Engineering is a broad category, it seems, and in any case where a student made something new or tested the feasibility of producing a new mechanism, they were considered an “E” project. Time and again, I saw that the best projects, regardless of mentoring or group vs. individual research, were the ones where students had to look beyond one academic discipline – potato cannons require knowledge of physics and chemistry, and while building tissue scaffolds is engineering, it’s also biology. Some of the best projects I saw combined biology or behavioral science with electrical or product engineering. Those students thought clearly about the next steps and potential applications of their research and many had to teach themselves to use Arduino or to program in Python in order to make the leap from concept to producing a working something. As I asked students questions about their designs and tests, I heard many stories of iterative attempts to make a breadboard circuit do their bidding or last-minute trip to Home Depot to get a part they hadn’t anticipated but suddenly realized they needed.

After my day at the fair, as I told stories of algae fuel and biometric firearm safeties or chairs outfitted with a design allowing students to lean back and not fall over, a paraphrase of a response I heard more than a couple of times was, “Hmm, privileged kids/schools have lots of resources to do this.” It’s true – Boulder Valley School district probably offers more resources and support for these STEM-focused students than most public schools in the land. But, for me, the story was, Look what students CAN do when given the opportunity to aim bigger than the assignment for this week or what’s been whittled down into this chapter. See what self-direction and initiative and resources and support can produce – clever engineering that is relevant in today’s world and projects that succeeded precisely because they had little regard for which discipline they belonged to but, instead, voraciously pursued the best methods and answers to their questions and challenges.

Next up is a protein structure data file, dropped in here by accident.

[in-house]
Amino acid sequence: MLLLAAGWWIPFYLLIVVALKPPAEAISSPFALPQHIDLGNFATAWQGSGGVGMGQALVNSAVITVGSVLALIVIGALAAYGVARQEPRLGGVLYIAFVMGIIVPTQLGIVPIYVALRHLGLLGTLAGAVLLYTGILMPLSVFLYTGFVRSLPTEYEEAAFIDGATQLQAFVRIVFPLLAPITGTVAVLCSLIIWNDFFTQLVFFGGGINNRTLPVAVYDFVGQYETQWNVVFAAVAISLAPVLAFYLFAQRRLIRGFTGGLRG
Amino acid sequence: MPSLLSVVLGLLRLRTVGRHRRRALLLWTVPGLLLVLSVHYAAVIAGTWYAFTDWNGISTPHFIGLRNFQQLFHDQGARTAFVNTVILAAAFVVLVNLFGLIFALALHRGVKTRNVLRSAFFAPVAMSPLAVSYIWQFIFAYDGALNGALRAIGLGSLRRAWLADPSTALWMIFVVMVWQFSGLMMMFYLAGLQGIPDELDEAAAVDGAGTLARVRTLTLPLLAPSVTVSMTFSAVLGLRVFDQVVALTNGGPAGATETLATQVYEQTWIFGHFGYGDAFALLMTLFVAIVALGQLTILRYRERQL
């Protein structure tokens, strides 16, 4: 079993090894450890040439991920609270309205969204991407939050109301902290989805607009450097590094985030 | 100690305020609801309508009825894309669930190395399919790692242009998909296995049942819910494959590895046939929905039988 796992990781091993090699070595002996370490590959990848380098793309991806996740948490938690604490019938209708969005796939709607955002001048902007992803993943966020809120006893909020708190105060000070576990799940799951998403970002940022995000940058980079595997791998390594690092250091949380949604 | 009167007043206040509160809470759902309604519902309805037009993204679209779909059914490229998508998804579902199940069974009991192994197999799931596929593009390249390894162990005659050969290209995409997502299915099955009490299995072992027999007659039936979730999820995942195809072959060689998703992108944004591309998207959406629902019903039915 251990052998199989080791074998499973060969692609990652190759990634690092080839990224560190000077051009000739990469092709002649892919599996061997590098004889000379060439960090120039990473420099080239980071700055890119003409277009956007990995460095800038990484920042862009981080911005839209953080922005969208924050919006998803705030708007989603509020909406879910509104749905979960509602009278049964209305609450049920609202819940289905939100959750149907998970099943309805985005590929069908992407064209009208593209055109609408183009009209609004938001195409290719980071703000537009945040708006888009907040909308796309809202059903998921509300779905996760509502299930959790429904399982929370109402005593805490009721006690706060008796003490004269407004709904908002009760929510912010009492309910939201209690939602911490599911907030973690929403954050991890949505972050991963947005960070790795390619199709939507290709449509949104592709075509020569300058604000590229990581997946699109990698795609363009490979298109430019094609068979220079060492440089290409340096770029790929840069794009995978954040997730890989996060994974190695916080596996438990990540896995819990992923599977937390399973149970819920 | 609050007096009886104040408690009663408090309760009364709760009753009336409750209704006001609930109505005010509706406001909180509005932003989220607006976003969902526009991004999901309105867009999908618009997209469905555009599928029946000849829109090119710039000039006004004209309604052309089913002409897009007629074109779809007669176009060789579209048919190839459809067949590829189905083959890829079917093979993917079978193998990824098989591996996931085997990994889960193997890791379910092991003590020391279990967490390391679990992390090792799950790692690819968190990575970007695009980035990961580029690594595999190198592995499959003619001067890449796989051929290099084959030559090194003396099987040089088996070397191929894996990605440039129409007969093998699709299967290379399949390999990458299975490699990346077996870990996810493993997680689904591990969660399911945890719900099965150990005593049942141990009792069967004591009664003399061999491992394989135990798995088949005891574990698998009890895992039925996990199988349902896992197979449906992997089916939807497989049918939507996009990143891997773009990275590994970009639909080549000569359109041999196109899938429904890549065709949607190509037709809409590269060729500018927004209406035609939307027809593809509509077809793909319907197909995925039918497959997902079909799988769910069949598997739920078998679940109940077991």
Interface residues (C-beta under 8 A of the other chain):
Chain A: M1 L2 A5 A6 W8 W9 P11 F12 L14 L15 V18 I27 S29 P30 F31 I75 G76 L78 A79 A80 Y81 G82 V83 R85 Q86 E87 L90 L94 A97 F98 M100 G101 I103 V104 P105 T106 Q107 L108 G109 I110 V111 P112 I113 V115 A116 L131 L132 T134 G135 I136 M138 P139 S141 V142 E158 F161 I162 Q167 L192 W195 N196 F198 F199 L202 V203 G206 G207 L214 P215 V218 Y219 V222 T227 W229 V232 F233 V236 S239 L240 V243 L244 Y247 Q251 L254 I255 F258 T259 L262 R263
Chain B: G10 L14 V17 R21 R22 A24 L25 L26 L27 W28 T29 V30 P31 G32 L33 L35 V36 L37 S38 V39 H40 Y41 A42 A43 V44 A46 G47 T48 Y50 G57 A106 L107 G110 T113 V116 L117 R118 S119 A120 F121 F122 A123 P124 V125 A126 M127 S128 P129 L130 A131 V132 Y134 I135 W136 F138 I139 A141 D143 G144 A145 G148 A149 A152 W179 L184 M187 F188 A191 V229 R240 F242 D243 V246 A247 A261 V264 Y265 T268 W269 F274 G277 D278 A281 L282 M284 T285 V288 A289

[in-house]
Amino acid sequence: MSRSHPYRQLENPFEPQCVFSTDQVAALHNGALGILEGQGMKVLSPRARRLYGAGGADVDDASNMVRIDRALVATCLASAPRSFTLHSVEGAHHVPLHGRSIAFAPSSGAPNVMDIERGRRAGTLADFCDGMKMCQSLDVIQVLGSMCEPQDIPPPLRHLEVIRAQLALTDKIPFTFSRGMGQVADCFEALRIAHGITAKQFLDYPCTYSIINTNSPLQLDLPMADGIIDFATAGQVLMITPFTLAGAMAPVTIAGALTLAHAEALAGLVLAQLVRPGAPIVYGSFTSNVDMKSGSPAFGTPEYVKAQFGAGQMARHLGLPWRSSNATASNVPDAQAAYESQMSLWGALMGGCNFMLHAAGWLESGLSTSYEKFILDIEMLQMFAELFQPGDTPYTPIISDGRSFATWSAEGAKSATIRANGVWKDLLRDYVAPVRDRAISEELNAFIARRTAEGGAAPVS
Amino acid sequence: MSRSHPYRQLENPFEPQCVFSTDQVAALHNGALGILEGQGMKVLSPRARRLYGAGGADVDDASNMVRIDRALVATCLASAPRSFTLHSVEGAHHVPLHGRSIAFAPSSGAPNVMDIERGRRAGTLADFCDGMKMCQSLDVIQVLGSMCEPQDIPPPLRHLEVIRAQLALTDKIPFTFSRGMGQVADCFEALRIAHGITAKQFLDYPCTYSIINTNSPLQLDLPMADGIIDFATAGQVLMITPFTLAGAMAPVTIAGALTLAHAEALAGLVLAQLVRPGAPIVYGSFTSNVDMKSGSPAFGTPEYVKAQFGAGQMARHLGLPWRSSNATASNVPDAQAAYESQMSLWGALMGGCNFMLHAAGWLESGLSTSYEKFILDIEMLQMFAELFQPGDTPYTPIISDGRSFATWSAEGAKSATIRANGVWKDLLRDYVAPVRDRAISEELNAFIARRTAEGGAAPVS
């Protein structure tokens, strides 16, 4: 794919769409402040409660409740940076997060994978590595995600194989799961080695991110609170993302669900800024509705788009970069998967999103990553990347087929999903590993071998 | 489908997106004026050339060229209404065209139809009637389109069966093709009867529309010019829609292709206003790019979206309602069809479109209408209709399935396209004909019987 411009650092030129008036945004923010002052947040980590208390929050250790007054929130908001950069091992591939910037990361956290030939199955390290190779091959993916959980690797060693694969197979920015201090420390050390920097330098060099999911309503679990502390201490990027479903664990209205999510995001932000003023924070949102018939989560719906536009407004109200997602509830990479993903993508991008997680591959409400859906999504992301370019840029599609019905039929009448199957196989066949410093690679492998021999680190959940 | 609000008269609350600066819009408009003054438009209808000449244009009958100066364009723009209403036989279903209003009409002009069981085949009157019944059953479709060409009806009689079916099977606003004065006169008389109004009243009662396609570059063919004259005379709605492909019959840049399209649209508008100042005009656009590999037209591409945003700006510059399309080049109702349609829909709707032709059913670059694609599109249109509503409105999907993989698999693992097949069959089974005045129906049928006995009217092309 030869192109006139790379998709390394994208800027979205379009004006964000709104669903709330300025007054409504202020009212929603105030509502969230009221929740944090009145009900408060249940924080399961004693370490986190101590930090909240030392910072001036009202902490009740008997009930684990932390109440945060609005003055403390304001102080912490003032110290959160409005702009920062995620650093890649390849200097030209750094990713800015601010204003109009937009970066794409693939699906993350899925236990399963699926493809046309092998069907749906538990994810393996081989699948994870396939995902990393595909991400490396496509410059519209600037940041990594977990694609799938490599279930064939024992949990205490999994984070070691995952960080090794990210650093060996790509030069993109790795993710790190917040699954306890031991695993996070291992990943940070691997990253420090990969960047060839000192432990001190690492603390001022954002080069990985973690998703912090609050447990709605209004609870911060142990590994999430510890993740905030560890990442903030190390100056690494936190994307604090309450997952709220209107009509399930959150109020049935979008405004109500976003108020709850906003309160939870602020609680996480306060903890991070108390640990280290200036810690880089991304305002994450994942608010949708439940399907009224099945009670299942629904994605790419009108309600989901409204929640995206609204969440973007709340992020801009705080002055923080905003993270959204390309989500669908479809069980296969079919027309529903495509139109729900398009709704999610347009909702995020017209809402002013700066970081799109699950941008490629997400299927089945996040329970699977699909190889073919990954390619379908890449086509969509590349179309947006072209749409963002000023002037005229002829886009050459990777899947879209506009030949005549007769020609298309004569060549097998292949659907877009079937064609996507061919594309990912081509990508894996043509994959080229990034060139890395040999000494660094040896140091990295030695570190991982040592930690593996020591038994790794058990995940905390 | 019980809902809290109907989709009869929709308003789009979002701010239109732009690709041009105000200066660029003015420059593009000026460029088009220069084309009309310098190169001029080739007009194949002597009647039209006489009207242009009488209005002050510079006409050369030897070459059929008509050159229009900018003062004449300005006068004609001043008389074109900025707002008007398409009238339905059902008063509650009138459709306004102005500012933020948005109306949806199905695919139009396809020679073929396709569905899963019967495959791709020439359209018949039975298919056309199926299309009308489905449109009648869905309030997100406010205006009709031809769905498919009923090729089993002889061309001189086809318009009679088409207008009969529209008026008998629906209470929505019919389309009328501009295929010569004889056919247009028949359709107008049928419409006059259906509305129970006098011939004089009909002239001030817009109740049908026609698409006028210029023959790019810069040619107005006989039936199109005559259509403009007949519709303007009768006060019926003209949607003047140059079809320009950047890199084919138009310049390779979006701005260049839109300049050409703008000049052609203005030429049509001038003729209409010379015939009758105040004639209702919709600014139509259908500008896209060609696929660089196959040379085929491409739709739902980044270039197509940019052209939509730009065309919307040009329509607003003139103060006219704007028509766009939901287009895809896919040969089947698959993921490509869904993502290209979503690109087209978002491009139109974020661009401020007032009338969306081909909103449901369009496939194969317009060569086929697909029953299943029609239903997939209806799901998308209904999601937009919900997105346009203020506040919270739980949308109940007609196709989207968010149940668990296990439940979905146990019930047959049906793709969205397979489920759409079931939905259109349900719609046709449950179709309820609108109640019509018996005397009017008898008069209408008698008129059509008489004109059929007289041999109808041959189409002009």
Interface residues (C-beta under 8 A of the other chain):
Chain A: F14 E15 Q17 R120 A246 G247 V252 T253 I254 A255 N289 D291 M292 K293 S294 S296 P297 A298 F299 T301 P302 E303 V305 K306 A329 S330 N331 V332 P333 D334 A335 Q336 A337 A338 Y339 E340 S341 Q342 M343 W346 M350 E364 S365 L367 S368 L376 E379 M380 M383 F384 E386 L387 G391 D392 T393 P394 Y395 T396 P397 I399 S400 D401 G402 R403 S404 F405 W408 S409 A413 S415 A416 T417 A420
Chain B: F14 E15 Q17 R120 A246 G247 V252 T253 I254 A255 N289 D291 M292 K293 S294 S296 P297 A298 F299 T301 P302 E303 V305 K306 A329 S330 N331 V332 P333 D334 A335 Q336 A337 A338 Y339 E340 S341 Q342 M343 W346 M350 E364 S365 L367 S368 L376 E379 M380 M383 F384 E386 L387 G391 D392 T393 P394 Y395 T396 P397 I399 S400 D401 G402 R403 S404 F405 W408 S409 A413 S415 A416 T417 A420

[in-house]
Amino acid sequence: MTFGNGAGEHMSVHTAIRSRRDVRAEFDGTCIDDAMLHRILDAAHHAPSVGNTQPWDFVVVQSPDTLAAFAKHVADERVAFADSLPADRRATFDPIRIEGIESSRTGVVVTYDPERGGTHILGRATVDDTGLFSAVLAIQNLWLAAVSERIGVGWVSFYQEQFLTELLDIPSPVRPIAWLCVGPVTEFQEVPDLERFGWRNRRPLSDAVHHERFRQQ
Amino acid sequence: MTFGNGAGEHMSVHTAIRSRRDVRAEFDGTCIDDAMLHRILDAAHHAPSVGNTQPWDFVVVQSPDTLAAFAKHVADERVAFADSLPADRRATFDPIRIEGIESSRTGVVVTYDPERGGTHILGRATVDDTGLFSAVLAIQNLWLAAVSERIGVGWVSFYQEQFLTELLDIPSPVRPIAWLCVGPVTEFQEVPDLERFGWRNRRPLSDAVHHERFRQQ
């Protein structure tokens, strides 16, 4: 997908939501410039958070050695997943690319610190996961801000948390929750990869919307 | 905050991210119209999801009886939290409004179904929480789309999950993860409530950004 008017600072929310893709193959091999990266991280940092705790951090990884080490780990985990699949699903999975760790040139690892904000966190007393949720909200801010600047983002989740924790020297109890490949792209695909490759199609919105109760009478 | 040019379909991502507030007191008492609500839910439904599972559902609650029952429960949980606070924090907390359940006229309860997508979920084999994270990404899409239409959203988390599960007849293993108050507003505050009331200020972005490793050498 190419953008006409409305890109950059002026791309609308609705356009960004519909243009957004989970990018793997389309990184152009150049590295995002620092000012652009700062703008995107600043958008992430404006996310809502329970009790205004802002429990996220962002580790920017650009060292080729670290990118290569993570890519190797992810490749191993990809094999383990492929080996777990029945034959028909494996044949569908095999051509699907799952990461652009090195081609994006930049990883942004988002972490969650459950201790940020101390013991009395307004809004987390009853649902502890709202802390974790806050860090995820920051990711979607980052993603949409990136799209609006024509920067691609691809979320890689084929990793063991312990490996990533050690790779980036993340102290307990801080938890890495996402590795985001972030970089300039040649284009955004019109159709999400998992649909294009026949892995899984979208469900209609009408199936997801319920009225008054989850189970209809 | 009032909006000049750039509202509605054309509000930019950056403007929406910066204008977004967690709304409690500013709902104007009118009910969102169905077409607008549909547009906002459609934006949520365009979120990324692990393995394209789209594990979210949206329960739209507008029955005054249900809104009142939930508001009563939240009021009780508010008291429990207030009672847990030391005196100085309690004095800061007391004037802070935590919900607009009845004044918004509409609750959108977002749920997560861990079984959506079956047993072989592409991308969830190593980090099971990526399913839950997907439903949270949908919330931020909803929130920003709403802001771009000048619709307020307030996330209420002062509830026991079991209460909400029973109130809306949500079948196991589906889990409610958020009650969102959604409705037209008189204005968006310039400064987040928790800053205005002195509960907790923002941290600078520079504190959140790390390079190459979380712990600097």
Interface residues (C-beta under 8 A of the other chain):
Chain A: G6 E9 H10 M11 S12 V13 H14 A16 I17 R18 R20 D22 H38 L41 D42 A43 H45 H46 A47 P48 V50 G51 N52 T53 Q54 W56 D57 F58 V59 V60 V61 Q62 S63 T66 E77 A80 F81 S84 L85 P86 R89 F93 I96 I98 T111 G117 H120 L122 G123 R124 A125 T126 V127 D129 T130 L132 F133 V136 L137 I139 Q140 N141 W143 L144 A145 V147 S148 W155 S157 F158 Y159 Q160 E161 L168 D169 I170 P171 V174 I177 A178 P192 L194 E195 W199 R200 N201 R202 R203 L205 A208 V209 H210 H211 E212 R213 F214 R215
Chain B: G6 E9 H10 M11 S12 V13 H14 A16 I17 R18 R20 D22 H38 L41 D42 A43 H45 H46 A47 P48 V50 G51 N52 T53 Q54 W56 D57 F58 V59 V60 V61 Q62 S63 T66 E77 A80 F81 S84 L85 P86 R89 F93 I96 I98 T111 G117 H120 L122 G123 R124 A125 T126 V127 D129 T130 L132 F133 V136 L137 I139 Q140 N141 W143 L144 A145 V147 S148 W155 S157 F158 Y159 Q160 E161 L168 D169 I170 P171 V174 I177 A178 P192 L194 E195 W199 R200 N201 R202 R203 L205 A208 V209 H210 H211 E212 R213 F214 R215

To me this is the hopeful story about STEM – it doesn’t have to be divided into its components in order for learning to take place. (In fact, that division is probably an invention of perceived necessity in order to define what is testable; kids care about it not at all.)  But my day at the fair was also an optimistic realization about students – they are  curious about how things work or don’t work, and enthusiastically participate in posing their own solutions. They will dive headlong into their interests, even (and sometimes especially) when it requires research and skills far beyond their experience. It strikes me that seeing what students can do when given access to resources and support and the chance to pose real questions is a better bar to set than matching tests and books up to a list of the minimum objectives, but that’s the subject for another blog post. For now, I’m just honored to have seen some really cool science, and to have met with kids and teachers that believe this kind of student work is not only feasible, but deeply worthwhile.